The coming year in Russian politics is likely to be marked by continued repression of the remnants of political opposition and independent media, experts told The Moscow Times.
After a year in which the radical “non-systemic” opposition around jailed activist Alexei Navalny was all but destroyed, and a host of independent media outlets were declared “foreign agents” as Russia took a rapid authoritarian turn, analysts agree that more is to come.
“The regime will remain authoritarian and continue stamping out civil society,” said Andrei Kolesnikov, an analyst at the Carnegie Moscow Center think tank.
“At this point, it can’t stop itself.”
But even as the state widens the net of repression, other challenges are set to influence Russia's politics in the year ahead, ranging from economic stagnation through the continuing pandemic to climate change.
Communists and Tech Companies
“At the very minimum, we shouldn’t expect any political thaws, or a let-up on the opposition,” said Tatiana Stanovaya, founder of R.Politik, a political consultancy.
“We’ll see a further tightening of the laws, there’ll be more foreign agents, undesirable organizations and political prosecutions.”
With the movement around Alexei Navalny — the dominant anti-Kremlin force for a decade — now smashed and its leaders in jail or exile, and much of Russia’s civil society dismantled, the security services are likely to seek out new opponents to target under their sweeping powers.
According to Stanovaya, one obvious target is foreign IT giants, whose position in the Russian market has come under pressure in the last year.
The Russian authorities’ successful campaign to force Google and Apple to remove mention of Alexei Navalny’s tactical voting scheme in advance of the September State Duma election, and their demands that social networks Facebook, Twitter and TikTok delete content identified as illegal may set the stage for a renewed push to bring Russia’s internet under Kremlin control.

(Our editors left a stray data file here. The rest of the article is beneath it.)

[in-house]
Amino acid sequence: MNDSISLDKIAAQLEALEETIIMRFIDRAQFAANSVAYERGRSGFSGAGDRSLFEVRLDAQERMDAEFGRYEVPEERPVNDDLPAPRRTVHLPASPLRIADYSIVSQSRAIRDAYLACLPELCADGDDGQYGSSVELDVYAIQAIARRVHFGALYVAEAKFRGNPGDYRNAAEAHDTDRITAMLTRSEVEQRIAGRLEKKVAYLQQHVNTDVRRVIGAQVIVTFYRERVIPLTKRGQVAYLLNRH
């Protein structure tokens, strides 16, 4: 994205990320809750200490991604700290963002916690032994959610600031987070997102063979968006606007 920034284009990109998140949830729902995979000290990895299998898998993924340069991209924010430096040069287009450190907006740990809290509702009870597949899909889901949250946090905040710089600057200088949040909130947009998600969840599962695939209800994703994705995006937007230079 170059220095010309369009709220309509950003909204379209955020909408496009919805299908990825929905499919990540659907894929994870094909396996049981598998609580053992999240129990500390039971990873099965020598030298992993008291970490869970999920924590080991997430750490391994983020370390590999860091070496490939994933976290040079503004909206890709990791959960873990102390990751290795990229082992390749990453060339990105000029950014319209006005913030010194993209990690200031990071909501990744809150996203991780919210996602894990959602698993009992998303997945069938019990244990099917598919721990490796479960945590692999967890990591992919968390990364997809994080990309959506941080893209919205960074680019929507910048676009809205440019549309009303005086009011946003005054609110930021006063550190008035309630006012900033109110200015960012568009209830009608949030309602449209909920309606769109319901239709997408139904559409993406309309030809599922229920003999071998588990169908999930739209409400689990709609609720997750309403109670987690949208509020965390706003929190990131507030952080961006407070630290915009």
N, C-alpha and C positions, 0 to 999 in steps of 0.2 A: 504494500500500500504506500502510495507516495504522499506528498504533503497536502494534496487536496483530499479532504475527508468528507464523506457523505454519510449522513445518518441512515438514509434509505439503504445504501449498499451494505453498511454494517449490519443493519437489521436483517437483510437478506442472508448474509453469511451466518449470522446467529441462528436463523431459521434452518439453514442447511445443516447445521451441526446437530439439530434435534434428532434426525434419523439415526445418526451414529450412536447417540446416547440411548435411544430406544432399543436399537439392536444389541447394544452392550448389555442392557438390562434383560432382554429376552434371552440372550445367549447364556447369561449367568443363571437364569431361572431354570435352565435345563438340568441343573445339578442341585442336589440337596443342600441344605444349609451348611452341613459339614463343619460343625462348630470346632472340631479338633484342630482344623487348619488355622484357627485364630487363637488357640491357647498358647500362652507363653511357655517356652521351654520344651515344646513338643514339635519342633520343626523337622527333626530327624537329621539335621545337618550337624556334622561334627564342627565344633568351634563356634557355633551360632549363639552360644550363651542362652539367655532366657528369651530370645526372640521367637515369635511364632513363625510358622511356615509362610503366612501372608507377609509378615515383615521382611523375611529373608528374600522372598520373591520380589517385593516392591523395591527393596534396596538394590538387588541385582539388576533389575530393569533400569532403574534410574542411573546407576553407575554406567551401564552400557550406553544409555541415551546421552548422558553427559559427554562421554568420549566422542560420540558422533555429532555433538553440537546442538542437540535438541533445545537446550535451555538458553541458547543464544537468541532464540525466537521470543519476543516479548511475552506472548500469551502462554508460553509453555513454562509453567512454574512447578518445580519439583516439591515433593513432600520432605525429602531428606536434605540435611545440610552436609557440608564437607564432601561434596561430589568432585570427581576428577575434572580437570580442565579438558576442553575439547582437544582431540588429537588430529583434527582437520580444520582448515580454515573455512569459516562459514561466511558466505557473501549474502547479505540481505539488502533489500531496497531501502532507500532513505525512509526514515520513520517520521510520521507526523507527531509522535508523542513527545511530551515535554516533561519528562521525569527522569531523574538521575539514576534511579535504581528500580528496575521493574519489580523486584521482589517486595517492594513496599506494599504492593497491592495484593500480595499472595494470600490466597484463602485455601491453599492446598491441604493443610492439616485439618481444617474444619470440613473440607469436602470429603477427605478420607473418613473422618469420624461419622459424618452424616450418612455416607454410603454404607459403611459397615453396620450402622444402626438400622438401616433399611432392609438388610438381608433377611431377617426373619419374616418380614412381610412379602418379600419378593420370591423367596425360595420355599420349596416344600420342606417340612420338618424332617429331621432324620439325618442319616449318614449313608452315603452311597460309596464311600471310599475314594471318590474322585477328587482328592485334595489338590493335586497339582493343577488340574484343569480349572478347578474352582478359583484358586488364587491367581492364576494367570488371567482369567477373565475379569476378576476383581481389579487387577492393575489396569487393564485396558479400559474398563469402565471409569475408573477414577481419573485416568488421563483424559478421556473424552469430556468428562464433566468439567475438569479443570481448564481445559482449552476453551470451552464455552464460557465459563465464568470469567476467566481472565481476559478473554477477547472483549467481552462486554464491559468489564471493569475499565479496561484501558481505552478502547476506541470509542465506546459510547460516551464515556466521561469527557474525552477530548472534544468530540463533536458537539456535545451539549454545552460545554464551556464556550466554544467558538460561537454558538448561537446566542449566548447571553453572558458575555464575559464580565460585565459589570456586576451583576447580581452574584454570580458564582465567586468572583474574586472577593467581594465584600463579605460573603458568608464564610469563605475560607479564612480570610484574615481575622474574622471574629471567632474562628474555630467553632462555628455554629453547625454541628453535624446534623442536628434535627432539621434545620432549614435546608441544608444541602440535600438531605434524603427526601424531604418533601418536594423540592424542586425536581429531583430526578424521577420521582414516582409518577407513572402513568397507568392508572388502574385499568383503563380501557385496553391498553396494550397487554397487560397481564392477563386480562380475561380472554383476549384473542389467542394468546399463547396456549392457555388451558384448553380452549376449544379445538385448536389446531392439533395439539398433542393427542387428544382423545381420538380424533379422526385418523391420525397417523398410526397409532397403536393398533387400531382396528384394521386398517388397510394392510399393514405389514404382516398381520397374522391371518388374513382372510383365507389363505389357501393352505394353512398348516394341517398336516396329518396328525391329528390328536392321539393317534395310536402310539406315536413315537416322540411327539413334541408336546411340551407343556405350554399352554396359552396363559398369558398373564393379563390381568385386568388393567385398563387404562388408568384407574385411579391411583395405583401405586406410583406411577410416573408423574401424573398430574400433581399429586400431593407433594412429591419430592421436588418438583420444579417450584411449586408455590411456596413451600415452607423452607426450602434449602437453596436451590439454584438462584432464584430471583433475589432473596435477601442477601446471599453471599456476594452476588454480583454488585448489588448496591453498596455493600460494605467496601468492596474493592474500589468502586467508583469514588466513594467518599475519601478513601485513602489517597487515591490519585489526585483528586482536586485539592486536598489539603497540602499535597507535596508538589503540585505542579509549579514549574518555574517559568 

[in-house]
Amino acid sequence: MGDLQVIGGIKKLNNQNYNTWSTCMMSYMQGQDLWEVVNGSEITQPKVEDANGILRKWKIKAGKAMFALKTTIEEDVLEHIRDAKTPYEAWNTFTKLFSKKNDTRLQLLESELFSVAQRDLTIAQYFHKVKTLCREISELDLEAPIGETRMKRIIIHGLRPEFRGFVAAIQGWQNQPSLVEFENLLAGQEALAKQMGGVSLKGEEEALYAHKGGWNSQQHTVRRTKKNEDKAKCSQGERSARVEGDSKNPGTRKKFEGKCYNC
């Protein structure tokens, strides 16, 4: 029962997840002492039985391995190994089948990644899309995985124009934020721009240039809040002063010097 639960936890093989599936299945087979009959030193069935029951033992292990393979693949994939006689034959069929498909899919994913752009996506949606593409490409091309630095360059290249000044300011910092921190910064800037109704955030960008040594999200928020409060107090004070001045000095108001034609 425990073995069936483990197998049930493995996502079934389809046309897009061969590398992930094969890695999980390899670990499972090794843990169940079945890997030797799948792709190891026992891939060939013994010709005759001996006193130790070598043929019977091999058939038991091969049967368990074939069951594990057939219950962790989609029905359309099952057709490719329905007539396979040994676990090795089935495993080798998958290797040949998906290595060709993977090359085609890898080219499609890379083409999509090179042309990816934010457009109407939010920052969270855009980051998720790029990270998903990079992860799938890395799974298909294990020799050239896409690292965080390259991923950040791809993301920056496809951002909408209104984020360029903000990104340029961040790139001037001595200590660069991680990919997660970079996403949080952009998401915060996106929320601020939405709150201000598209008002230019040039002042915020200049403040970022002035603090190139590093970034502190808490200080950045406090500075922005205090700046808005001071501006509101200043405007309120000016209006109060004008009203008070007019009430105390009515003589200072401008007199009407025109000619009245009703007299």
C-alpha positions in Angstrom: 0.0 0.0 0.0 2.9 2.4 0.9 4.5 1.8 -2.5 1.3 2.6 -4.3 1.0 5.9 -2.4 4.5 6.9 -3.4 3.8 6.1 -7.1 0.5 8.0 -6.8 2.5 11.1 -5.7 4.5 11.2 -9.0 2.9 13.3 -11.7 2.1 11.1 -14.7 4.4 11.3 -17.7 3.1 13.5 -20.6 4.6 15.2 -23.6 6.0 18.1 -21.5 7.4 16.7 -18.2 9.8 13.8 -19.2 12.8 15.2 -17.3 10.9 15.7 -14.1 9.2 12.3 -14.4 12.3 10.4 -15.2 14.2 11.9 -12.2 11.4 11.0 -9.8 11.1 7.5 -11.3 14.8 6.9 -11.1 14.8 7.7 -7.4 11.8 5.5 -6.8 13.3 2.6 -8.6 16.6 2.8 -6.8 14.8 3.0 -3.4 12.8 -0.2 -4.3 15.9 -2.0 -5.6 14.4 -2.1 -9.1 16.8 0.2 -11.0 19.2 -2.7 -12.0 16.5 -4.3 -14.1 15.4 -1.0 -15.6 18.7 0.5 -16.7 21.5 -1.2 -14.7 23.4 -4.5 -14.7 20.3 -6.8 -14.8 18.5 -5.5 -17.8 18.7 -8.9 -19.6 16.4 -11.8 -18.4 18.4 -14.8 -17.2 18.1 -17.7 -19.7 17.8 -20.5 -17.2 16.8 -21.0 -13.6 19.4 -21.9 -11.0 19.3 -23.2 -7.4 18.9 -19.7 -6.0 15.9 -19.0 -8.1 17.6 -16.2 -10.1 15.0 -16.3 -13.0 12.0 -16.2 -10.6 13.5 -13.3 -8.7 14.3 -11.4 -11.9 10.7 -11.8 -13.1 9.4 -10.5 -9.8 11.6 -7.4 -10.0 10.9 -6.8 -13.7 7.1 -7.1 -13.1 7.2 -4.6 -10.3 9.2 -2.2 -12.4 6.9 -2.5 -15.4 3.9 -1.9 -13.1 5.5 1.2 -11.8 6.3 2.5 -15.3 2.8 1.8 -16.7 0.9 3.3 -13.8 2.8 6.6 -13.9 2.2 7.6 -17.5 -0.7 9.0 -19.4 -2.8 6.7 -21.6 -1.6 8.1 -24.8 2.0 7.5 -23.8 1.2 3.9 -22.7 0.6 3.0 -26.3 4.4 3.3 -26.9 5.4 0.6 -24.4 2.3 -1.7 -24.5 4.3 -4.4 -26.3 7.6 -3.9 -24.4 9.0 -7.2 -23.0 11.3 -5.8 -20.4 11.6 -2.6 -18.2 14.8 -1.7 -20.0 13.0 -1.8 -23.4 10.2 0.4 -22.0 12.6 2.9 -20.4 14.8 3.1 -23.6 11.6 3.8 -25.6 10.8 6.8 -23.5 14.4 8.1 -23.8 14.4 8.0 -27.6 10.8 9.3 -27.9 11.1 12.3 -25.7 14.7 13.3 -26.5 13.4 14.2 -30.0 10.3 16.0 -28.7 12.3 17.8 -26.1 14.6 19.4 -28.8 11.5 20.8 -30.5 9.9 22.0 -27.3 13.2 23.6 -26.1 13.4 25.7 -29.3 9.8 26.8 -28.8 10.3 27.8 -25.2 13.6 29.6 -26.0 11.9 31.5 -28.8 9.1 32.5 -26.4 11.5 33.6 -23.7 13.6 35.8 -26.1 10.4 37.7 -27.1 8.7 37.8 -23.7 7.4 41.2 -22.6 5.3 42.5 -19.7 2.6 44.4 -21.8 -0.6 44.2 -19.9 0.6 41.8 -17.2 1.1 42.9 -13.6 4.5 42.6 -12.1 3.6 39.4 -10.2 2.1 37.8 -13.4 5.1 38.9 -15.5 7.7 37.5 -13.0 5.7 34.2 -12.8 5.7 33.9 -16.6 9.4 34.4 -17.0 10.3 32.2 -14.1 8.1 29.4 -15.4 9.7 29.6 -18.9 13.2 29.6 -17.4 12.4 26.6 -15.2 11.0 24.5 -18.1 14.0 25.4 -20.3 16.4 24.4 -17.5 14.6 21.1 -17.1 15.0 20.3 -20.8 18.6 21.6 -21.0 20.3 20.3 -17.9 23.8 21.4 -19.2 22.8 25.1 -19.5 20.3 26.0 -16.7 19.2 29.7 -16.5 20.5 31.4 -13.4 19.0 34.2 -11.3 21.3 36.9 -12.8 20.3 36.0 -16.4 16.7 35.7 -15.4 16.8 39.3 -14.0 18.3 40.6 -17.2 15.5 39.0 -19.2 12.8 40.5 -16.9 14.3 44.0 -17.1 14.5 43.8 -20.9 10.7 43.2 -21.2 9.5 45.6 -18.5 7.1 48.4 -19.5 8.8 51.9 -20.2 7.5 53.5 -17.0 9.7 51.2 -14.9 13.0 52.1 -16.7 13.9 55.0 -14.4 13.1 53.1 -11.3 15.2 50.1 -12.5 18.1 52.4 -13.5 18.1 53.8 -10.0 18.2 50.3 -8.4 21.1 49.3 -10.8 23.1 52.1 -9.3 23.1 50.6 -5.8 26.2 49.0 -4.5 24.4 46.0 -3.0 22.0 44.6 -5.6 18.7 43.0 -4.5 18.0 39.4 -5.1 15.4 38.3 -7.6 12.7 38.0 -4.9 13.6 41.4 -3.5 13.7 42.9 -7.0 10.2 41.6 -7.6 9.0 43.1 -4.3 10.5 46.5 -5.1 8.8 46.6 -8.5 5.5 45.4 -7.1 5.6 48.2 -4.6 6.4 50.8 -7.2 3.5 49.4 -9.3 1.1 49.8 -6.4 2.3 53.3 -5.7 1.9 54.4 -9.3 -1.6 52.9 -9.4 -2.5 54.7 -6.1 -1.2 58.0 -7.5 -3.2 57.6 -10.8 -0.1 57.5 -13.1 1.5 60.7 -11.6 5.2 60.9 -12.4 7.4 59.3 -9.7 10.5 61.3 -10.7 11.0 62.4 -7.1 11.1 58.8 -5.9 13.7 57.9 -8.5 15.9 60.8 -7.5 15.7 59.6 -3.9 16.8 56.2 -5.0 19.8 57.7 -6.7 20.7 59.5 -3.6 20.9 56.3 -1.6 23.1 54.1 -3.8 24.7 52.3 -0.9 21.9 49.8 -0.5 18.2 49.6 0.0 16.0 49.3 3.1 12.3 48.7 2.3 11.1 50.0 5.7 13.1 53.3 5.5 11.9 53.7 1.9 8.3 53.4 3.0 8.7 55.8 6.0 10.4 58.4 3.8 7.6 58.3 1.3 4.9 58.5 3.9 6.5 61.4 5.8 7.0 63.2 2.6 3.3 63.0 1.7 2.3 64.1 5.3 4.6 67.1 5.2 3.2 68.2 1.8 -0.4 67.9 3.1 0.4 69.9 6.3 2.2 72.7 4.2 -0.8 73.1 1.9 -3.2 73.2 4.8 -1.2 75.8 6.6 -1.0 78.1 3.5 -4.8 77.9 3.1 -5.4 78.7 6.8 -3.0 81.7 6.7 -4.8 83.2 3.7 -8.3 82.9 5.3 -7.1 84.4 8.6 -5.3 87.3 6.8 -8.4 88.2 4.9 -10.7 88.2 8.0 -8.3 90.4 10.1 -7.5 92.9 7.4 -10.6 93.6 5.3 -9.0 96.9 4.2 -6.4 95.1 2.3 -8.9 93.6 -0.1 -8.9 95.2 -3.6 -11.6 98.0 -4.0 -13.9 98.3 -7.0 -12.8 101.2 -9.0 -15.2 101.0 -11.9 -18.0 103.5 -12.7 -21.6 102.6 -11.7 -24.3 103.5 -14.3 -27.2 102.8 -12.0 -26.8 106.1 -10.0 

Already in December, the buyout of Russia’s homegrown Facebook competitor VKontakte by Gazprom and the appointment of a new, Kremlin-linked CEO may hint at more serious attempts by the government to make good on its promises to create a “sovereign Internet” for Russia.
“There are likely to be serious changes in the relationship between the state and internet giants,” said Stanovaya.
Another candidate for repression is likely to be Russia’s Communist Party, parliament’s second largest.
Having ridden widespread discontent with the ruling United Russia party to a strong performance at the September Duma elections, the Communist Party (KPRF) came under pressure after some prominent members called for protests against alleged vote rigging in favour of United Russia.
Moscow KPRF boss Valery Rashkin, a leader of the party’s radical wing who had been active in pushing the party to cooperate with Navalny’s movement, was in October arrested on poaching charges he says are politically motivated. Having recently been stripped of his parliamentary immunity, he faces criminal prosecution and the loss of his seat.
For Konstantin Kalachev, head of the Political Expert Group think tank, the Communists are likely to face more problems in the new year, with the leadership pressured to expel radical lawmakers and members.
“The Communists are the last party that has managed to preserve some of its independence,” said Kalachev. “Naturally, the Kremlin doesn’t like that.”
For Kalachev, the Communists, many of whose younger cadres openly sympathized with Alexei Navalny and who still command a large, genuinely nationwide support base are now the authorities’ primary domestic challengers.
“To keep the country united, the authorities need enemies,” he said. “The non-systemic opposition has been destroyed, but the Kremlin still needs a fifth column. In the new year, that may well become the Communists.”
No Protests Likely
There is broad agreement among analysts, however, that major anti-Kremlin protests are unlikely in 2022.
After street demonstrations called by Navalny’s team earlier in the year were broken up with mass arrests and, in many cases, brutal violence, the risks of attending anti-Putin protests have simply become too high.